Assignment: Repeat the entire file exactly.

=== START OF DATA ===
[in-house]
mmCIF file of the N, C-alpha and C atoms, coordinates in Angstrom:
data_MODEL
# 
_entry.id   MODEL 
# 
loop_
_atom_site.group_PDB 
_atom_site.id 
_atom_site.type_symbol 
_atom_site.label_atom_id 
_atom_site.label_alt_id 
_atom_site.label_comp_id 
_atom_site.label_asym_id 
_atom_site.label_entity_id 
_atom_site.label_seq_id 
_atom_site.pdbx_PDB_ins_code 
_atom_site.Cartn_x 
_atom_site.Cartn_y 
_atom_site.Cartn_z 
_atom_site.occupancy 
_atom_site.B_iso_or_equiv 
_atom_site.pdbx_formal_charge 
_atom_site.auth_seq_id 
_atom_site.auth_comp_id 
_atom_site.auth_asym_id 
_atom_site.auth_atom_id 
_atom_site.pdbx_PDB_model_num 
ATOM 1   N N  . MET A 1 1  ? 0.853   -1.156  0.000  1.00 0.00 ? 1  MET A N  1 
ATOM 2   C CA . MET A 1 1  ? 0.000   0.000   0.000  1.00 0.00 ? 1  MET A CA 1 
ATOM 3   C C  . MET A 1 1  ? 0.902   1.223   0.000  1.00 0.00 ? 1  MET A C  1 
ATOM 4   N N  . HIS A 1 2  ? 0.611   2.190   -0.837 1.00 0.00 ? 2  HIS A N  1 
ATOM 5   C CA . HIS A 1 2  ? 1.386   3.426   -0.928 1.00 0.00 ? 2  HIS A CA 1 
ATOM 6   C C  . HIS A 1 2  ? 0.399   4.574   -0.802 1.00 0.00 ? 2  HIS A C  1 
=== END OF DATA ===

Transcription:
[in-house]
mmCIF file of the N, C-alpha and C atoms, coordinates in Angstrom:
data_MODEL
# 
_entry.id   MODEL 
# 
loop_
_atom_site.group_PDB 
_atom_site.id 
_atom_site.type_symbol 
_atom_site.label_atom_id 
_atom_site.label_alt_id 
_atom_site.label_comp_id 
_atom_site.label_asym_id 
_atom_site.label_entity_id 
_atom_site.label_seq_id 
_atom_site.pdbx_PDB_ins_code 
_atom_site.Cartn_x 
_atom_site.Cartn_y 
_atom_site.Cartn_z 
_atom_site.occupancy 
_atom_site.B_iso_or_equiv 
_atom_site.pdbx_formal_charge 
_atom_site.auth_seq_id 
_atom_site.auth_comp_id 
_atom_site.auth_asym_id 
_atom_site.auth_atom_id 
_atom_site.pdbx_PDB_model_num 
ATOM 1   N N  . MET A 1 1  ? 0.853   -1.156  0.000  1.00 0.00 ? 1  MET A N  1 
ATOM 2   C CA . MET A 1 1  ? 0.000   0.000   0.000  1.00 0.00 ? 1  MET A CA 1 
ATOM 3   C C  . MET A 1 1  ? 0.902   1.223   0.000  1.00 0.00 ? 1  MET A C  1 
ATOM 4   N N  . HIS A 1 2  ? 0.611   2.190   -0.837 1.00 0.00 ? 2  HIS A N  1 
ATOM 5   C CA . HIS A 1 2  ? 1.386   3.426   -0.928 1.00 0.00 ? 2  HIS A CA 1 
ATOM 6   C C  . HIS A 1 2  ? 0.399   4.574   -0.802 1.00 0.00 ? 2  HIS A C  1 